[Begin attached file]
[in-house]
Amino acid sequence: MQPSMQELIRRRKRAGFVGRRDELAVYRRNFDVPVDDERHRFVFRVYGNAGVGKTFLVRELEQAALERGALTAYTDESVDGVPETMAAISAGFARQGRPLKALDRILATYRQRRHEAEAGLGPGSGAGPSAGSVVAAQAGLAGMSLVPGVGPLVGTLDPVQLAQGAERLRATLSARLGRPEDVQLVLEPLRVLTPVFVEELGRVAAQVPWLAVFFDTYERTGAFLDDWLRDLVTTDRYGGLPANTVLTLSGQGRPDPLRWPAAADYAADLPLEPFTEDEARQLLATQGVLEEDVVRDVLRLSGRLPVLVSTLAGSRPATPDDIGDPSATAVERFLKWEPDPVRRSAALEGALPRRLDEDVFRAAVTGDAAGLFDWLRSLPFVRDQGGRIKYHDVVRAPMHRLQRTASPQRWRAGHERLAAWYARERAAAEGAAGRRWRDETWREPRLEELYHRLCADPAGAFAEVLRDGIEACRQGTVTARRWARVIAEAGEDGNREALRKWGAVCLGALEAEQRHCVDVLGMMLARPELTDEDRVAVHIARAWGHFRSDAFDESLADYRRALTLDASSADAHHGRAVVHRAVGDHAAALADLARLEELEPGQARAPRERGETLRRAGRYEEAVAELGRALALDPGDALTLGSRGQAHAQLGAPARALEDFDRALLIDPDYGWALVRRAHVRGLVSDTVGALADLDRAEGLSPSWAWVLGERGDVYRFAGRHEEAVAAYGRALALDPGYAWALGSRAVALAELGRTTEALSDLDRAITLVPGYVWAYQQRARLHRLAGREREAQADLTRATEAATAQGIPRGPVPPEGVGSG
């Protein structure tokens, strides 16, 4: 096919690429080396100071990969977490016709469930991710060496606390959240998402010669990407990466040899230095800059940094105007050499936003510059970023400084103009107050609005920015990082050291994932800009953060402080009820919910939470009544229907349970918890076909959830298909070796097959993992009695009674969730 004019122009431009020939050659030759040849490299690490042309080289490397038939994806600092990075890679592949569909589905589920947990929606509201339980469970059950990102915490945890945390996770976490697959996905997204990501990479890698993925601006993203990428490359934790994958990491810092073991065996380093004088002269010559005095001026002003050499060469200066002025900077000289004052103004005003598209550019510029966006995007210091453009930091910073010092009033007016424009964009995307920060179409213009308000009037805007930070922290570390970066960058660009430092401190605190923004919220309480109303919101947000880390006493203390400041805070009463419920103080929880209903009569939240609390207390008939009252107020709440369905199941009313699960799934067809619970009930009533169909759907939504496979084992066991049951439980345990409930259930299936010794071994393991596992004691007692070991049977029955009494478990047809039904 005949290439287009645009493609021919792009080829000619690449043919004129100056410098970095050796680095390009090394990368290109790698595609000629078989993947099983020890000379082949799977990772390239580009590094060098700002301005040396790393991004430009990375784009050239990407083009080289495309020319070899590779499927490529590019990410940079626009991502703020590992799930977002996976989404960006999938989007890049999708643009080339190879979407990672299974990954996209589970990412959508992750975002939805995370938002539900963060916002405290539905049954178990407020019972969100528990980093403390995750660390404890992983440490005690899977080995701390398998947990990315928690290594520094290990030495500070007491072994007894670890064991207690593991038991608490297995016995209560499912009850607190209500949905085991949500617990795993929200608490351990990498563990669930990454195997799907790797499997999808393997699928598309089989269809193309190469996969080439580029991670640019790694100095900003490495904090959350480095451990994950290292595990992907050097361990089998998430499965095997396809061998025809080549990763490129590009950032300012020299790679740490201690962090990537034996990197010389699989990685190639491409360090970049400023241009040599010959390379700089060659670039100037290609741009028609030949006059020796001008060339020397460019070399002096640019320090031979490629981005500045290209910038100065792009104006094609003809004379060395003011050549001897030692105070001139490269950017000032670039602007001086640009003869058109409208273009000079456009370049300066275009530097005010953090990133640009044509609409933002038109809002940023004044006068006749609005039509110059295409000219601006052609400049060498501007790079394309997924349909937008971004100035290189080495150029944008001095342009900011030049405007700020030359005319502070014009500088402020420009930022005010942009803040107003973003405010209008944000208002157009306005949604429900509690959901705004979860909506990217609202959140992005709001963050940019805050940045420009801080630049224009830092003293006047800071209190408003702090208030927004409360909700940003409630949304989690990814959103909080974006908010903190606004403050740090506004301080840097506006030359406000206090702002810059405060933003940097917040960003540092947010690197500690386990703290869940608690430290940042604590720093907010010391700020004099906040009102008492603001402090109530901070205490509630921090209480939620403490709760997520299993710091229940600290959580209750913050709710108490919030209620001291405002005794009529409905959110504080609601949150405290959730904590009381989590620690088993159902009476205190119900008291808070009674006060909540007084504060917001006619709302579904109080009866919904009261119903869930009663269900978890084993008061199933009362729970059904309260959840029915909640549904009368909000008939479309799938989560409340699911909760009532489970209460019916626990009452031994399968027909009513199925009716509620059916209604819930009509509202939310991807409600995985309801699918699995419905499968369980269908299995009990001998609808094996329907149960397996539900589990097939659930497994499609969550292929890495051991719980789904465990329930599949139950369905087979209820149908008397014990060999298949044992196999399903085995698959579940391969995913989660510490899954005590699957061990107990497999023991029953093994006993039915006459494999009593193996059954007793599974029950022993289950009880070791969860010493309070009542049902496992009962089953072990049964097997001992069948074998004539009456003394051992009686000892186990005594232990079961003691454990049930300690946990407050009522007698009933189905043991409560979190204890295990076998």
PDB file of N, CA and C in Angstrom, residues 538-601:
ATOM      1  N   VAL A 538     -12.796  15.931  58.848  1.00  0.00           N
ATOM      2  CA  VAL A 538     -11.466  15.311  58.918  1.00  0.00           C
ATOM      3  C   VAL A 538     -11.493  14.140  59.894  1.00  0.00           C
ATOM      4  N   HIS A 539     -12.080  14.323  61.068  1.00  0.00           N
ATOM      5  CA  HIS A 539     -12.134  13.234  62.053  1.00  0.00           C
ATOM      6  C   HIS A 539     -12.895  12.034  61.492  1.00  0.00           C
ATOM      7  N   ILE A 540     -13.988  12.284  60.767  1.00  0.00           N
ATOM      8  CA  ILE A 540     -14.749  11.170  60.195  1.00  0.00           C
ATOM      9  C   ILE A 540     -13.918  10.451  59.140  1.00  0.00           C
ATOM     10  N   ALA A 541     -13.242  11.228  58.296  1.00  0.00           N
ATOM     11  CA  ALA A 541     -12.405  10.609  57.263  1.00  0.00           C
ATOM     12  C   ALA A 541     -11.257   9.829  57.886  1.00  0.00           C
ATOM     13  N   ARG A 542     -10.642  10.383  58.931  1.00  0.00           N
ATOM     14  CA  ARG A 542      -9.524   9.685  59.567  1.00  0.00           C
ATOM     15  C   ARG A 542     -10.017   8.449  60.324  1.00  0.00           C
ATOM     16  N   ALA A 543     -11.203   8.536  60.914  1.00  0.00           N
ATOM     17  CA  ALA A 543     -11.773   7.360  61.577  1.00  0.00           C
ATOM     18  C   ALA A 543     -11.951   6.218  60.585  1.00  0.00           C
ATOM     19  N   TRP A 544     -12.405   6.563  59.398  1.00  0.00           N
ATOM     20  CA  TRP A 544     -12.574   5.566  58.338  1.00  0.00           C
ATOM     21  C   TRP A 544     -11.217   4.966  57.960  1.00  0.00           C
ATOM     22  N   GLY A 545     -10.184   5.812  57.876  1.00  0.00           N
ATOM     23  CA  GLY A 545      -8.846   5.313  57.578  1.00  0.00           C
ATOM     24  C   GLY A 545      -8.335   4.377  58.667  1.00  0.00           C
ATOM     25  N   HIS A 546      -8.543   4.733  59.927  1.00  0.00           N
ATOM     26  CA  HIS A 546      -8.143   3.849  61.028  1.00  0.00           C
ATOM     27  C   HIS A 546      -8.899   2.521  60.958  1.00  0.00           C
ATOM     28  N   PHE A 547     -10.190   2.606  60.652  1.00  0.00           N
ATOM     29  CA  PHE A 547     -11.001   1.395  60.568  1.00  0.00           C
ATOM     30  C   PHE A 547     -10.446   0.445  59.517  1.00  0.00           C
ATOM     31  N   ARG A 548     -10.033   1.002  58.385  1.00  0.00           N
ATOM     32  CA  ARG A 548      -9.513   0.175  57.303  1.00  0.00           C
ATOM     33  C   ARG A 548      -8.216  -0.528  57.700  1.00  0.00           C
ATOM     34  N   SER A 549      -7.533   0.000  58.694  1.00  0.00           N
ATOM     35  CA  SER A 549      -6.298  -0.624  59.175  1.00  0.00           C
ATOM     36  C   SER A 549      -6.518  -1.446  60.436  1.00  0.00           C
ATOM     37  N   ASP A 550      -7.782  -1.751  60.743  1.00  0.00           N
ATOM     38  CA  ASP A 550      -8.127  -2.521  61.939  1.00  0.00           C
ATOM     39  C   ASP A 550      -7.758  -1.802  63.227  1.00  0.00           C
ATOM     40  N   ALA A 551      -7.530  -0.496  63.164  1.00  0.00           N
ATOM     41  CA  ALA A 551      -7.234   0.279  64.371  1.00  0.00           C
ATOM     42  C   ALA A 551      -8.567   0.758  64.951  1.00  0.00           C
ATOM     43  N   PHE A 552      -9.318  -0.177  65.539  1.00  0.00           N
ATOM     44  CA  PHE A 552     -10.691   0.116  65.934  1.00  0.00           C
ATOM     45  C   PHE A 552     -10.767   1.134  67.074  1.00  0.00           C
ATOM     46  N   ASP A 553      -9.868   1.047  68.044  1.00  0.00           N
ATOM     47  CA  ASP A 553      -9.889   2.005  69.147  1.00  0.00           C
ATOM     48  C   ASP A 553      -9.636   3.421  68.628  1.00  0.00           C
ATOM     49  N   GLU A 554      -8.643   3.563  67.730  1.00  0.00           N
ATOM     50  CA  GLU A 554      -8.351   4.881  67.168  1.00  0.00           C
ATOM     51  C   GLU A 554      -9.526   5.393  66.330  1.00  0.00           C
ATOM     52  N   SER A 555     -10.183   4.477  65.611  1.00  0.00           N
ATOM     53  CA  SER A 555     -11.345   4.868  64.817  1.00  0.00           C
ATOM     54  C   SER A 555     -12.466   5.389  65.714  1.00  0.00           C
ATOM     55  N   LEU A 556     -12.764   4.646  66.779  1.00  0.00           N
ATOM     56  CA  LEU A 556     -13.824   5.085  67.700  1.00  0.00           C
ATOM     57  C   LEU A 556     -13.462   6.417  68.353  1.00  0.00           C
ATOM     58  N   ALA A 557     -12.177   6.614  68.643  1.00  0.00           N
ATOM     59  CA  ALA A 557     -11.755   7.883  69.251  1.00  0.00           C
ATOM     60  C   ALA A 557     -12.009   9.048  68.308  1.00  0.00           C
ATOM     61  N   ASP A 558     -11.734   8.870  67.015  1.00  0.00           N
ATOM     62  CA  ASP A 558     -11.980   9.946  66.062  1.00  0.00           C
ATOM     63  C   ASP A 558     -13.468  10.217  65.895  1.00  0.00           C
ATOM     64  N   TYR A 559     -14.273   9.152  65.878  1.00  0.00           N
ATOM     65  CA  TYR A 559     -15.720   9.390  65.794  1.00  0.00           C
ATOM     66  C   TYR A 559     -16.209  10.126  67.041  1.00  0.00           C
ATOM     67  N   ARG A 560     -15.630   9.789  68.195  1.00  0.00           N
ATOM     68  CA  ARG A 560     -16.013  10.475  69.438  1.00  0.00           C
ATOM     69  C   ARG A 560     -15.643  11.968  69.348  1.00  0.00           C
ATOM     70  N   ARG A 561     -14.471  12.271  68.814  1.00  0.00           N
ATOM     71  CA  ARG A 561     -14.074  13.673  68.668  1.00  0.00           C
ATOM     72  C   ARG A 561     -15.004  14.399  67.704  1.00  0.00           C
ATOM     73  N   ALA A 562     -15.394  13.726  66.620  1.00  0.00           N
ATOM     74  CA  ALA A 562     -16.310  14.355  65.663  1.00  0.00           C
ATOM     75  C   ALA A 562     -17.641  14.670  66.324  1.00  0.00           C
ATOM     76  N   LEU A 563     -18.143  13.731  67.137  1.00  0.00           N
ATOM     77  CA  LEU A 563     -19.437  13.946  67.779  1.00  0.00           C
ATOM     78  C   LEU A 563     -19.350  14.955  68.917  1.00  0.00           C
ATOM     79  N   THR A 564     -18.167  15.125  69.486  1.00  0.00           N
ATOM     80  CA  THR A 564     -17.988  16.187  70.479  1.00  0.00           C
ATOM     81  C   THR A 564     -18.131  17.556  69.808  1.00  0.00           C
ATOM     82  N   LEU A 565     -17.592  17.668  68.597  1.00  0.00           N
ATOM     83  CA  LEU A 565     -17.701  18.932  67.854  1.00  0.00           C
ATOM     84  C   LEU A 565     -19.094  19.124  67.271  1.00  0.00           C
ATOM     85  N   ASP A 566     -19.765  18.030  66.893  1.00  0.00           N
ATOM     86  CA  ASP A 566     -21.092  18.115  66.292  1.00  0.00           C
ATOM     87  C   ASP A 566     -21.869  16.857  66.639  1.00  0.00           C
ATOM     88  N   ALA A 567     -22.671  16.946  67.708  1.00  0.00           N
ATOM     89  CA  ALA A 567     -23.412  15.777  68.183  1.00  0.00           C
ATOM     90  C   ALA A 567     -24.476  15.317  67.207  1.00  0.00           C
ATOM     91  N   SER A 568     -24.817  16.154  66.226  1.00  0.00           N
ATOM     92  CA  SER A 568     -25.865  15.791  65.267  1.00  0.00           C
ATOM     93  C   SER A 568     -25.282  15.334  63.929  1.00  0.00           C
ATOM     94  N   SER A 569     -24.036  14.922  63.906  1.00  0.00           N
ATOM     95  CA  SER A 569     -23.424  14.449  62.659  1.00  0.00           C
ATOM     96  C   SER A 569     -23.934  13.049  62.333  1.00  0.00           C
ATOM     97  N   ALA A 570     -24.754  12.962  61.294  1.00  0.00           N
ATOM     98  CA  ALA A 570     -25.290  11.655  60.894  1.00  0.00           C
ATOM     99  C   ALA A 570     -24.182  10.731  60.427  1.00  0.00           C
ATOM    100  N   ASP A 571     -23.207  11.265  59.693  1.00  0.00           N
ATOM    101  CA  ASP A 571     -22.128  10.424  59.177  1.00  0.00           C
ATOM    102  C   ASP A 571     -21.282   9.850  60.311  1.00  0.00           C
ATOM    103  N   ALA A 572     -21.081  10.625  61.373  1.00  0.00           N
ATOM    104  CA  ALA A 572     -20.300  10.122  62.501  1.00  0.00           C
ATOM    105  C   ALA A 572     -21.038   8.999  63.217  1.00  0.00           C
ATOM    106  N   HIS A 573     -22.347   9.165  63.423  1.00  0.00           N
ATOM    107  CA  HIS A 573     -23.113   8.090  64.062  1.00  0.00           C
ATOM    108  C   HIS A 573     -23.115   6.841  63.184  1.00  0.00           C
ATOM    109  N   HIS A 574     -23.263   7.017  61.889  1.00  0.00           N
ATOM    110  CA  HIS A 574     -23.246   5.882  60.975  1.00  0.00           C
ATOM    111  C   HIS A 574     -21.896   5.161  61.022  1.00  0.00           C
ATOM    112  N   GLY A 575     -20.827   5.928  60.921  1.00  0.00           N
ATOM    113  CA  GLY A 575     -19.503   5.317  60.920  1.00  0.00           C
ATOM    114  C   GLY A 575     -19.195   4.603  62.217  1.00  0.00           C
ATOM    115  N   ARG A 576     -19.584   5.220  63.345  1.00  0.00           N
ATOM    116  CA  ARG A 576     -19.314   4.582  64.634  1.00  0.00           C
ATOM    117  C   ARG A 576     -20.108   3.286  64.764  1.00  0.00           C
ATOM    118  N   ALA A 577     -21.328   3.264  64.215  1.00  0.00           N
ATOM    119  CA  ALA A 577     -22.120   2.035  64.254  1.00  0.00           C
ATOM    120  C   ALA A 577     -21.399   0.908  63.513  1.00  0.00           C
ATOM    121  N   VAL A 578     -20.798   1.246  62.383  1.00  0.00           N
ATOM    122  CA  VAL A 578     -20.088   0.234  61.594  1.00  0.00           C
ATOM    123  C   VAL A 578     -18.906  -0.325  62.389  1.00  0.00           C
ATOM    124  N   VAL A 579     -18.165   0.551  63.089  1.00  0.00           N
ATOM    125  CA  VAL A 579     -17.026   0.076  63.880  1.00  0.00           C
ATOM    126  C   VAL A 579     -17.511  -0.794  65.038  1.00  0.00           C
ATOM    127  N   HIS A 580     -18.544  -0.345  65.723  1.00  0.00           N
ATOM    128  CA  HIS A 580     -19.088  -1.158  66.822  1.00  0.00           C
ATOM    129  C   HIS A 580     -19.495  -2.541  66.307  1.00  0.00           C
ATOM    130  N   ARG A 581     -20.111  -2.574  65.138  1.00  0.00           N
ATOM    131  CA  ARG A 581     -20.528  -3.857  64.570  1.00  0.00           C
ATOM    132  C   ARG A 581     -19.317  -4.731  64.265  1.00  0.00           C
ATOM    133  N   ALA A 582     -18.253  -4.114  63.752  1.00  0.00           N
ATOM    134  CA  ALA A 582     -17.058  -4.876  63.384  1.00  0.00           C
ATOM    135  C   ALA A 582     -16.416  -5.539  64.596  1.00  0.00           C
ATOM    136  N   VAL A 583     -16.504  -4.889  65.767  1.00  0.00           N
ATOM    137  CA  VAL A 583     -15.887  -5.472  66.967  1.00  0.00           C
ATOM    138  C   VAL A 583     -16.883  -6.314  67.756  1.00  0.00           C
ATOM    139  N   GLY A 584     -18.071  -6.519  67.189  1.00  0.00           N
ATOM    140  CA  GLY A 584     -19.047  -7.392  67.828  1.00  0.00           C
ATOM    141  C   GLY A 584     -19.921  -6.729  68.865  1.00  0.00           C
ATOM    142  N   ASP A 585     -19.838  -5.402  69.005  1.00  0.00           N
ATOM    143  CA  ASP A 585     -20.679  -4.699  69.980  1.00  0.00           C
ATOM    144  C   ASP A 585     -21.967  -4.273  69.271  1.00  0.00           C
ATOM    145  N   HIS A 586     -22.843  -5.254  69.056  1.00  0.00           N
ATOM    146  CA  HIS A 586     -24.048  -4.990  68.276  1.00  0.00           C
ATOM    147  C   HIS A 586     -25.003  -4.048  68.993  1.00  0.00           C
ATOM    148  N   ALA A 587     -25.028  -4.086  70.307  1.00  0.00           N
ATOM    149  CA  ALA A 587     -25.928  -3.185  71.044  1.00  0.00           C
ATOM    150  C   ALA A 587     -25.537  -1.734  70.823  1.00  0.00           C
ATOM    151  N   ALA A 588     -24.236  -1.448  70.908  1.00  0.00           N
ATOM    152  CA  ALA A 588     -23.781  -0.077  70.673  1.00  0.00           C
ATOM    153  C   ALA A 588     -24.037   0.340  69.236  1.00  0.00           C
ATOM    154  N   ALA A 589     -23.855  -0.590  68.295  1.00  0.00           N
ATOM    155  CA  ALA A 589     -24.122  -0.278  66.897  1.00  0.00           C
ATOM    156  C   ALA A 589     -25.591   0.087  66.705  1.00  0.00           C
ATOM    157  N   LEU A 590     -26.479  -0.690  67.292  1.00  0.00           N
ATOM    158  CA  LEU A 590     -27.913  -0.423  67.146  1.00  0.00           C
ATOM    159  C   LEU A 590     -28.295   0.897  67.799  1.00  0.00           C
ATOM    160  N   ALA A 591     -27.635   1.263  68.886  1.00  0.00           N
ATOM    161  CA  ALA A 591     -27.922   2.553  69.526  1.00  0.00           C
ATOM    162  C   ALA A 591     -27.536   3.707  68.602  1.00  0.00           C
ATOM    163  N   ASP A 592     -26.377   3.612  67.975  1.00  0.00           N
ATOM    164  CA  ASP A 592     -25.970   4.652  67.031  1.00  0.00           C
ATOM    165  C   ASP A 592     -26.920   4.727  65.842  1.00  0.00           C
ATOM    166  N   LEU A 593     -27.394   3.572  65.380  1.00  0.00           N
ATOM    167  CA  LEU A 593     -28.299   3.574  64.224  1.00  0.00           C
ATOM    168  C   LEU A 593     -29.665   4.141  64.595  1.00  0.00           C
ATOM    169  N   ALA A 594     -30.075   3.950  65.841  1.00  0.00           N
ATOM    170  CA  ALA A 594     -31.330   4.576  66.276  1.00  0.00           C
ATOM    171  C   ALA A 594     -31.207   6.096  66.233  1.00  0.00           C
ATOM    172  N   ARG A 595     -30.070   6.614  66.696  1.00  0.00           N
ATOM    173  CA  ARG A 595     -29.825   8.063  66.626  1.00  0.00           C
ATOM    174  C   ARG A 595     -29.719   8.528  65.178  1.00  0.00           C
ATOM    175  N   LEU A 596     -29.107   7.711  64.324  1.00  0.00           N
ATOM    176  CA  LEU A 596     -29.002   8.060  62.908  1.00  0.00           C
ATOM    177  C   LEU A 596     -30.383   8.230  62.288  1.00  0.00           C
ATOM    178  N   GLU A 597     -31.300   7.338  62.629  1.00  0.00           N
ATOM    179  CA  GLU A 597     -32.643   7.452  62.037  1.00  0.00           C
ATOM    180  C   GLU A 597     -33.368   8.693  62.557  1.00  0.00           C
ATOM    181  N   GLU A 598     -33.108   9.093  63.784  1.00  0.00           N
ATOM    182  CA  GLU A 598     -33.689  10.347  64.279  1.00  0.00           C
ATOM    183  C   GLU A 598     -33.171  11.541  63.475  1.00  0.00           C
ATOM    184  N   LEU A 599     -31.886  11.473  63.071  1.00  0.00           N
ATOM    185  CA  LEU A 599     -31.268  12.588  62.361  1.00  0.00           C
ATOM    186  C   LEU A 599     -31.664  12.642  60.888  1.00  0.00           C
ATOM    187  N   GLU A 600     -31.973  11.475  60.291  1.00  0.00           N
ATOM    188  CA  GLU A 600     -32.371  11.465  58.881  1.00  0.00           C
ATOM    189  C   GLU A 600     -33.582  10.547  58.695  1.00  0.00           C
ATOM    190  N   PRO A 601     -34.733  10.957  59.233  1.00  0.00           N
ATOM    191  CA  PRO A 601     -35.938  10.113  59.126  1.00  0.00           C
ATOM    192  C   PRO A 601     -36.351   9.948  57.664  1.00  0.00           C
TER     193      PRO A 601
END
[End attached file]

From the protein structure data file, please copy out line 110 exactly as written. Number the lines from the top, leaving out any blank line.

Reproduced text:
ATOM    106  N   HIS A 573     -22.347   9.165  63.423  1.00  0.00           N